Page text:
Earth’s ‘magnetic song’ captured during solar storm
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The solar winds are forecast to strike the planet’s magnetic field, possibly triggering a minor geomagnetic disturbance in the polar regions. According to the website SpaceWeather.com, the resulting solar storm could hit between Monday and Tuesday. The forecast was issued a coronal hole was observed near the Sun’s equatorial region early on Friday.
Coronal holes are areas in the Sun’s atmosphere where temperatures are much cooler than the surrounding area and the Sun’s plasma is less dense.
Because the magnetic lines around these holes are thrown wide open, solar winds can escape into space and sometimes in the direction of our planet.
Space Weather said: “A minor stream of solar wind is approaching Earth, and it could cause polar geomagnetic unrest when it arrives on November 8 or 9.
“The gaseous material is flowing from an equatorial hole in the Sun’s atmosphere.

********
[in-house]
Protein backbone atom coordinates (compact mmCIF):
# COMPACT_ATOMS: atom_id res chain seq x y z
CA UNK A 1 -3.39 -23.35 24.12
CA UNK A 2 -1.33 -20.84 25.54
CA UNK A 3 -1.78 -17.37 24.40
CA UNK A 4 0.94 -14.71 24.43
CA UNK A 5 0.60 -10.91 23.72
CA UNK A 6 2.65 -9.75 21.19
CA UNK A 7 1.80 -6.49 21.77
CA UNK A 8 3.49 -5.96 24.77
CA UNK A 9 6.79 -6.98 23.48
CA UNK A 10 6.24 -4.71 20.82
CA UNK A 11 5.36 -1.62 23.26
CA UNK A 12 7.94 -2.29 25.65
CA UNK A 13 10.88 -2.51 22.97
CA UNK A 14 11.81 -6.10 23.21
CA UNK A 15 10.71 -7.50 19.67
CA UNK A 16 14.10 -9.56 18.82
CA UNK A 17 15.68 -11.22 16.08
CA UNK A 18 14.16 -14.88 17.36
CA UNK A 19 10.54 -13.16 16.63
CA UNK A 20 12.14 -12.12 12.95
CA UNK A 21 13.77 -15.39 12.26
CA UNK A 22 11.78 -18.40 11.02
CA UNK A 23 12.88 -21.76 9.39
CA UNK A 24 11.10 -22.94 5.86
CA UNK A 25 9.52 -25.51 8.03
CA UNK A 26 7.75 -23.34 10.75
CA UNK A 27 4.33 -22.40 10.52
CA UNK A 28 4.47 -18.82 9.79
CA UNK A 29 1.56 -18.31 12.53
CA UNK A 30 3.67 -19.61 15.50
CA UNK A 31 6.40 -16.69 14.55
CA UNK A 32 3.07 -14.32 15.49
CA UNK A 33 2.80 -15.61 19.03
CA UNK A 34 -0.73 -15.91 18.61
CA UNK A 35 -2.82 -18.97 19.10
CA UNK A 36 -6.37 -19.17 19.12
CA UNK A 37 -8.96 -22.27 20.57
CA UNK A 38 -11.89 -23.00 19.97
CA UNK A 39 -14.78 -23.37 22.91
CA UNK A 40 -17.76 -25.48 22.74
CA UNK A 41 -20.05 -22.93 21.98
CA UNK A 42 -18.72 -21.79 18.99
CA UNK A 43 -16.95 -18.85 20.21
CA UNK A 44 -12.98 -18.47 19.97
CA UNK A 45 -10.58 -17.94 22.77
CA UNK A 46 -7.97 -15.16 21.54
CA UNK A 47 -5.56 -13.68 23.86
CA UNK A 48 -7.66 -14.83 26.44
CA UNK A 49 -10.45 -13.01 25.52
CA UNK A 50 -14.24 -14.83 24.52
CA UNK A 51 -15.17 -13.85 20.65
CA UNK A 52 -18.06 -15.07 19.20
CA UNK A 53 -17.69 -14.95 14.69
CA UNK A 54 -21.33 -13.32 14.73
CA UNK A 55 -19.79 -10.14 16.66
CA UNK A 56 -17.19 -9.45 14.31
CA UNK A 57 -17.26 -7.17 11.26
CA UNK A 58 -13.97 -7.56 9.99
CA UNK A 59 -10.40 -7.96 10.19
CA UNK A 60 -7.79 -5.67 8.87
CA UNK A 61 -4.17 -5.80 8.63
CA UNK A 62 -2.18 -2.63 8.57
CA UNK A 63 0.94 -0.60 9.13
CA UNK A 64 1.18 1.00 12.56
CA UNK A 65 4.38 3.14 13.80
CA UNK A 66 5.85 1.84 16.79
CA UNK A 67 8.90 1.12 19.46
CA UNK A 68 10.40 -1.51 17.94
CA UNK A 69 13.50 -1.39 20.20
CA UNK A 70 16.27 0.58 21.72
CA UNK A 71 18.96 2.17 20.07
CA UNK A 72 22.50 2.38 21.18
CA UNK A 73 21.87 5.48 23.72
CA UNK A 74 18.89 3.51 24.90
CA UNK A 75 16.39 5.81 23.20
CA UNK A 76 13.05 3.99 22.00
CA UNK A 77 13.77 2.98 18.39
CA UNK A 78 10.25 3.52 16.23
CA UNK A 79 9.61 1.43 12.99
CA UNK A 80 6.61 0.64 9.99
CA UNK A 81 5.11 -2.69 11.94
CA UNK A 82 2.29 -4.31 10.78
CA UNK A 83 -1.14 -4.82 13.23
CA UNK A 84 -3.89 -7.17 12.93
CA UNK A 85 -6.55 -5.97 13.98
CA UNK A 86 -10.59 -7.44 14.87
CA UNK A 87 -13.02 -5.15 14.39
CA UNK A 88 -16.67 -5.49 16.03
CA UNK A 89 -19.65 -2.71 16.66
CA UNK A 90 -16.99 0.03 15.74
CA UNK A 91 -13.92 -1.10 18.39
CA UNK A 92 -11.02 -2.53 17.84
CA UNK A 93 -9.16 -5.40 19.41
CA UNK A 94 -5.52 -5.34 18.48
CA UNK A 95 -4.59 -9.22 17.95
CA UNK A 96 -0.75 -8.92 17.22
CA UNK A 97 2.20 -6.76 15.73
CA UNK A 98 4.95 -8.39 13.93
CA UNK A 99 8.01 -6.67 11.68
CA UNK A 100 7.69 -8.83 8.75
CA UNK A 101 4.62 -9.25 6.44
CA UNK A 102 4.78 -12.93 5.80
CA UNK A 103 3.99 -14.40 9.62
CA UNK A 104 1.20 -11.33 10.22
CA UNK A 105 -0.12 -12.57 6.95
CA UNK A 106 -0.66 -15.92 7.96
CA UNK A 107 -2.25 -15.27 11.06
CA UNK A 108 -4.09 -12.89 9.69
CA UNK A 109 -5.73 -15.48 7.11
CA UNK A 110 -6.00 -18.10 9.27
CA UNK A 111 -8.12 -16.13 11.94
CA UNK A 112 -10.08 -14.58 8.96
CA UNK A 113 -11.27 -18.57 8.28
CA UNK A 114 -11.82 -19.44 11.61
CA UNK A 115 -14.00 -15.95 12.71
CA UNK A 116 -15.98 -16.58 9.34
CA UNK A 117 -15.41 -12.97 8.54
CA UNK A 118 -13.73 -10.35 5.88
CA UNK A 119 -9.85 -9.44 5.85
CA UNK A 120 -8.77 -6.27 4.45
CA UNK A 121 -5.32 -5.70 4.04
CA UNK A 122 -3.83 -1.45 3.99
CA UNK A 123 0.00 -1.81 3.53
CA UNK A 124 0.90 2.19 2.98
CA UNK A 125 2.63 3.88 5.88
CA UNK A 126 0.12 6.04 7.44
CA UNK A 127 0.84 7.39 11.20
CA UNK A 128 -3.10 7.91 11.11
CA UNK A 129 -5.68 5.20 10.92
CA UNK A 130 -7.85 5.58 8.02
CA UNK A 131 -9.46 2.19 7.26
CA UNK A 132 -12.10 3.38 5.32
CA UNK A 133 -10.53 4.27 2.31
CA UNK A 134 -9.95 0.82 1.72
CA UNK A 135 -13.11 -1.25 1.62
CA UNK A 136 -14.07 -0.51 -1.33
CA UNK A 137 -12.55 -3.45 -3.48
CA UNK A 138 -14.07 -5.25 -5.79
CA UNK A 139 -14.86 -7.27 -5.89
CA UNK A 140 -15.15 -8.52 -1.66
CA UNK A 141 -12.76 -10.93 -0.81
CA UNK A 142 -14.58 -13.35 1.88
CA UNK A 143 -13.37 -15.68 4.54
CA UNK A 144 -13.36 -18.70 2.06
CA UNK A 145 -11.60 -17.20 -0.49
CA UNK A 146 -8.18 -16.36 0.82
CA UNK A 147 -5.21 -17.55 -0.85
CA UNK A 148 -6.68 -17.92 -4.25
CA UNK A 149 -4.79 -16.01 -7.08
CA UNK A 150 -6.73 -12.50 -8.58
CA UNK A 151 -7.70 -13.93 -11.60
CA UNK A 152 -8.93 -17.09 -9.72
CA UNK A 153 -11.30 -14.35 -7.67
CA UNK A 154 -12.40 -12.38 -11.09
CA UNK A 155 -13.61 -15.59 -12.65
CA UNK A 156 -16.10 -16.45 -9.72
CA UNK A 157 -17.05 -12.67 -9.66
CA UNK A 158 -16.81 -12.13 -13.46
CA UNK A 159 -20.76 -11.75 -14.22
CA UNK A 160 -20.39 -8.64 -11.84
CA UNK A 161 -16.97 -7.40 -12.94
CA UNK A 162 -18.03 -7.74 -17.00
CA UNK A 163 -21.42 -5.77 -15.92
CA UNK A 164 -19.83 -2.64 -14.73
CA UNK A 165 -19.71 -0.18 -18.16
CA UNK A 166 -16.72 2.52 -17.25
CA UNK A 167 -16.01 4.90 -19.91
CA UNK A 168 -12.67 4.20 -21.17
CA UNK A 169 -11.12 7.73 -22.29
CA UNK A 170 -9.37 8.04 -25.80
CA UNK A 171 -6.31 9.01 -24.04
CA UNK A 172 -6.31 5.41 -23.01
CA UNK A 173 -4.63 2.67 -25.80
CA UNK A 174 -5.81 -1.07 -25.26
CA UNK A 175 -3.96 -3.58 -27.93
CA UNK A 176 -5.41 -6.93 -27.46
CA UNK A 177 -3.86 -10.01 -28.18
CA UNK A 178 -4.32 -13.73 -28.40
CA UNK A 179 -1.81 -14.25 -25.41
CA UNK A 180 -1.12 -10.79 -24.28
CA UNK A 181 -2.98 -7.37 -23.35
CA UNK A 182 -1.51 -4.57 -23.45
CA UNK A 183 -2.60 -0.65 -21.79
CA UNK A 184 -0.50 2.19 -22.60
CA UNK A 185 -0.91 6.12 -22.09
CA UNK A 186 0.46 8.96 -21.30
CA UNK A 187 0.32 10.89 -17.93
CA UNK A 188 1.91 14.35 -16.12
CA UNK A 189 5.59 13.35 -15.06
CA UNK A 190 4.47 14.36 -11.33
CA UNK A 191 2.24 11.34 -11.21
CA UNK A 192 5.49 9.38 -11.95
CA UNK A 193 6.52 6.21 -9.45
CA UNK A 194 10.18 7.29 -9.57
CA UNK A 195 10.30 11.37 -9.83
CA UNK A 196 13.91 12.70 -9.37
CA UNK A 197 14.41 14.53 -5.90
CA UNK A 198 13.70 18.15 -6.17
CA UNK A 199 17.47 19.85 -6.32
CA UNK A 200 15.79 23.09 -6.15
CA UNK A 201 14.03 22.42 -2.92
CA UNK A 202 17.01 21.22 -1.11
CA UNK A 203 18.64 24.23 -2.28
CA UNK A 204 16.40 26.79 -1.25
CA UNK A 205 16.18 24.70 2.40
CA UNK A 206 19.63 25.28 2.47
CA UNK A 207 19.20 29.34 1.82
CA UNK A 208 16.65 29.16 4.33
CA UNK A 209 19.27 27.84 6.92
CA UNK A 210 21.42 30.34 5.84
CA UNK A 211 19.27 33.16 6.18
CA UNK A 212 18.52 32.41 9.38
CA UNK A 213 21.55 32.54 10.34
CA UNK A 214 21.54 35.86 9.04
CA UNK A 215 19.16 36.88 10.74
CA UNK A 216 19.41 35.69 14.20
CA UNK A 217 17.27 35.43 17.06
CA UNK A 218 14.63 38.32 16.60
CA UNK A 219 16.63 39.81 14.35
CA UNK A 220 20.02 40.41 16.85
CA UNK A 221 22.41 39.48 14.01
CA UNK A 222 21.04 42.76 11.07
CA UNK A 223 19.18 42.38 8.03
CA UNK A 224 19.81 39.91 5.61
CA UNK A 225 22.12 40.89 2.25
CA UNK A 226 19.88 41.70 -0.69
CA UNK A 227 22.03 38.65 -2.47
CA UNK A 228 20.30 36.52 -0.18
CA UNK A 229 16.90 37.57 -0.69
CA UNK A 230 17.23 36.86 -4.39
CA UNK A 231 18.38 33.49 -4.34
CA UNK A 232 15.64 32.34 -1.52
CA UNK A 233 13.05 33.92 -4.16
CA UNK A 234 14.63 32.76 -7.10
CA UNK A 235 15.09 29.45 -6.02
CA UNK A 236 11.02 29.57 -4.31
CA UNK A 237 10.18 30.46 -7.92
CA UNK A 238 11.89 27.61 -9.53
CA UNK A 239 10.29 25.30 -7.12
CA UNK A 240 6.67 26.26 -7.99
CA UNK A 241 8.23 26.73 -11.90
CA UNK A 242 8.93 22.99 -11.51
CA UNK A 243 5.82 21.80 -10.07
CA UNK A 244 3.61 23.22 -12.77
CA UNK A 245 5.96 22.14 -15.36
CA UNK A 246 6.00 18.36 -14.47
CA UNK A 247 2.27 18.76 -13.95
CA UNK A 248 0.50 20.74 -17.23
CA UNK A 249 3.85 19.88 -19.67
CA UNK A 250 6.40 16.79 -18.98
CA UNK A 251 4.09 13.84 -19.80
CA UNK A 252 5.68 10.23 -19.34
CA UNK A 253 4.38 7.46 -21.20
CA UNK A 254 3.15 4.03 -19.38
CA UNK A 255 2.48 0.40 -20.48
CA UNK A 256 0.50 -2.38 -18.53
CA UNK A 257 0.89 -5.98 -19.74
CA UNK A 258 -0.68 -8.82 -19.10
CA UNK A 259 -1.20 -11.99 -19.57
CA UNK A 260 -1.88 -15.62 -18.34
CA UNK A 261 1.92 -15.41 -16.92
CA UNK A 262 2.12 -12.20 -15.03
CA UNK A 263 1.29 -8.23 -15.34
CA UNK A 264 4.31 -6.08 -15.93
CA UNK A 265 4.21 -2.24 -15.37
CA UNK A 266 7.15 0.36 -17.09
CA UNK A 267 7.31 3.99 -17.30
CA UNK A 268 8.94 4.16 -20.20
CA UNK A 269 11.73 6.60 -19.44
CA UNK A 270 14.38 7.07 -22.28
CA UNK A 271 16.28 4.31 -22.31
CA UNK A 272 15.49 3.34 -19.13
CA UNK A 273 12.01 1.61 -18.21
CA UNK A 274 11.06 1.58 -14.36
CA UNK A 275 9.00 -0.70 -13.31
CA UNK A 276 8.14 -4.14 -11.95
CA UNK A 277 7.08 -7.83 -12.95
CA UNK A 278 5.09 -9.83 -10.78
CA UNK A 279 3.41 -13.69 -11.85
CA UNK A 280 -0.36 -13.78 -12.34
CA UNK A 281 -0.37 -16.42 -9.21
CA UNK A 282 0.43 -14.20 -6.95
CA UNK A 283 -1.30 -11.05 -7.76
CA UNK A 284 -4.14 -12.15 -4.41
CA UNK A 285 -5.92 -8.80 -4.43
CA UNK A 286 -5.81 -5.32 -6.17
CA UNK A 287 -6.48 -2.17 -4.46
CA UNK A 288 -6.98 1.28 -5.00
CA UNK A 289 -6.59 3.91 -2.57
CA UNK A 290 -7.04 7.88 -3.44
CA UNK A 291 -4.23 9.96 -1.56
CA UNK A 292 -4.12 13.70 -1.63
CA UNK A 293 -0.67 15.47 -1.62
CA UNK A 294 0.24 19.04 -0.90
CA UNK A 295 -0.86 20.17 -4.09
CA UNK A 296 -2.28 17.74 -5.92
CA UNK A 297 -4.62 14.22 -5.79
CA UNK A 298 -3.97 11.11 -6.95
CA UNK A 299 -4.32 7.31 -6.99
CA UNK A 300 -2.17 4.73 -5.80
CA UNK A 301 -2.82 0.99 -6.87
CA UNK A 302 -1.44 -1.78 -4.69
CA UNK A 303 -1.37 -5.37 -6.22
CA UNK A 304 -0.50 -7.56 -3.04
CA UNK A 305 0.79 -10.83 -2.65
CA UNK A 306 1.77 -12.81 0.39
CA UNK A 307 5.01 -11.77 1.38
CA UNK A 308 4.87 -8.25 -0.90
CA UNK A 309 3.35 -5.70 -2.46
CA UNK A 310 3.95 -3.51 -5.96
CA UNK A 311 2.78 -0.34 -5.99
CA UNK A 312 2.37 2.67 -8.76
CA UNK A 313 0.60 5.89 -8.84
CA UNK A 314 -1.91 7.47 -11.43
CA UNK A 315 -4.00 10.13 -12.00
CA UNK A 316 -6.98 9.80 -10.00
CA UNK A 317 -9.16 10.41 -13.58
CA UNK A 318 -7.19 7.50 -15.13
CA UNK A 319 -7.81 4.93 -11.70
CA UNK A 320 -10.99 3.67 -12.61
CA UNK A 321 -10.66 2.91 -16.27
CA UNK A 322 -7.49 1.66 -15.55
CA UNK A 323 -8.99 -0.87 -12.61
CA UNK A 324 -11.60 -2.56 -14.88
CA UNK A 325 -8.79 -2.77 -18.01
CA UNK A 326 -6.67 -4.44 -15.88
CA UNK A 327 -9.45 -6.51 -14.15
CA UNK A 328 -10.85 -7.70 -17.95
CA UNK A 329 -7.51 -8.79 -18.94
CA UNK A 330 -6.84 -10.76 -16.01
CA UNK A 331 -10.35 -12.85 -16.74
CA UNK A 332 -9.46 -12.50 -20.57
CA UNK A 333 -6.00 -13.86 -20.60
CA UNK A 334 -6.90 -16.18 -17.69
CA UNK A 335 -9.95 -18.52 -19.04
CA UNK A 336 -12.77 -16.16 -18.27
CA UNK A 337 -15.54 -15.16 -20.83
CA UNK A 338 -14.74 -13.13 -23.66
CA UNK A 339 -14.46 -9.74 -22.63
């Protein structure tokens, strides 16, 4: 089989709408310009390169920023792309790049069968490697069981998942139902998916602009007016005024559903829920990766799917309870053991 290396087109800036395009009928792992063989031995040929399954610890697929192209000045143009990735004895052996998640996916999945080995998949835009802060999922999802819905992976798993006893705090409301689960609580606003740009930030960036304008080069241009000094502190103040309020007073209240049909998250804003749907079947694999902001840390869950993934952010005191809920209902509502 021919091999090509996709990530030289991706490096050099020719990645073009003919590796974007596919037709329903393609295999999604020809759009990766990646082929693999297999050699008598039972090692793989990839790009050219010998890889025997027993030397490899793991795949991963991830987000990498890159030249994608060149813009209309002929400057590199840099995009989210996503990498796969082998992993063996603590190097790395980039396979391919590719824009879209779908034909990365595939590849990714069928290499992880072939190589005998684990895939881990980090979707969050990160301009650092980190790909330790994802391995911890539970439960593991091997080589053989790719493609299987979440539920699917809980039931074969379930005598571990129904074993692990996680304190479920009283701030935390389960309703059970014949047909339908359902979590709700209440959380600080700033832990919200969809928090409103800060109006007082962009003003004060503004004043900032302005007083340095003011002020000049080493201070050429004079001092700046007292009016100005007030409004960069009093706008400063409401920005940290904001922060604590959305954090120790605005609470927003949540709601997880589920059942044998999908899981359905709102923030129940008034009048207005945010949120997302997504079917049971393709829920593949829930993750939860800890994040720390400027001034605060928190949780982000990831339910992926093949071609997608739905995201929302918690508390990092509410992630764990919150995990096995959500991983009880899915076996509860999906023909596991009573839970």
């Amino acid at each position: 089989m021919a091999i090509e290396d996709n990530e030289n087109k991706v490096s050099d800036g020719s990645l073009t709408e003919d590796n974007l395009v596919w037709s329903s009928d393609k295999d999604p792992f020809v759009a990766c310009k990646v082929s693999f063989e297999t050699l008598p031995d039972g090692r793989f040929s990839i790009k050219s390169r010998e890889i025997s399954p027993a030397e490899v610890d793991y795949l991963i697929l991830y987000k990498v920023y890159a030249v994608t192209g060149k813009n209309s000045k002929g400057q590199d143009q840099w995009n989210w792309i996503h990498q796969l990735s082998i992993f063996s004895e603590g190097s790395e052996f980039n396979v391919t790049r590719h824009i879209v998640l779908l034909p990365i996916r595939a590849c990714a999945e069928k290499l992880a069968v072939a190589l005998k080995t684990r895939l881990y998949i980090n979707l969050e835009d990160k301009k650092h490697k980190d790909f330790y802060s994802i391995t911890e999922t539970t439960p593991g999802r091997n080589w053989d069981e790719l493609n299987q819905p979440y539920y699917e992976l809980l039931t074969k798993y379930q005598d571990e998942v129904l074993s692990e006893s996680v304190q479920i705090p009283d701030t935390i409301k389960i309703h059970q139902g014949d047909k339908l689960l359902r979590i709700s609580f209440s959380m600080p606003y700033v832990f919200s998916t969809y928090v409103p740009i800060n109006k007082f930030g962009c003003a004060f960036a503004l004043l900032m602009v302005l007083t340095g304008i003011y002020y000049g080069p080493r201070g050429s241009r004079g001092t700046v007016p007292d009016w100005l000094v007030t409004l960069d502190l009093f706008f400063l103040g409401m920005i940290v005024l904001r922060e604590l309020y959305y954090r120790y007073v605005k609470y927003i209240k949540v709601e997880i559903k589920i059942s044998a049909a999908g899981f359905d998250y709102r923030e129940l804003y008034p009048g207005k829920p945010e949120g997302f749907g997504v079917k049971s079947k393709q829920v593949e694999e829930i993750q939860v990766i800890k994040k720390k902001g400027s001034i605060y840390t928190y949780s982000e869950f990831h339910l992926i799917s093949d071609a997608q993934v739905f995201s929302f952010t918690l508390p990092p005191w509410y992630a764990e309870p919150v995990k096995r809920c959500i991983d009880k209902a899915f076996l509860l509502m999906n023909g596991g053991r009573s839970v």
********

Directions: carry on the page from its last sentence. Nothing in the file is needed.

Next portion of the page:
“Auroras could appear in around the Arctic Circle as the planetary K-index reaches a value of 3 or 4.”
The arrival of solar winds coincides with the appearance of a large sunspot in the Sun’s photosphere.
Officially named sunspot AR2895, the dark blotch is estimated to be bigger than Earth.
Sunspots are temporary regions on the Sun that are caused by a so-called magnetic influx.
According to the US Space Weather Prediction Center (SWPC), sunspots are frequently associated with other solar events, including coronal mass ejections (CMEs), radiation storms and radio bursts.
Images from NASA’s Solar Dynamics Observatory (SDO) appear to show two distinct cores in the sunspot.
Space Weather said: “Each of the two dark cores is about as wide as Earth.
“The growing double sunspot is crackling with C-class solar flares, activity which could intensity if the region’s development proceeds apace.”
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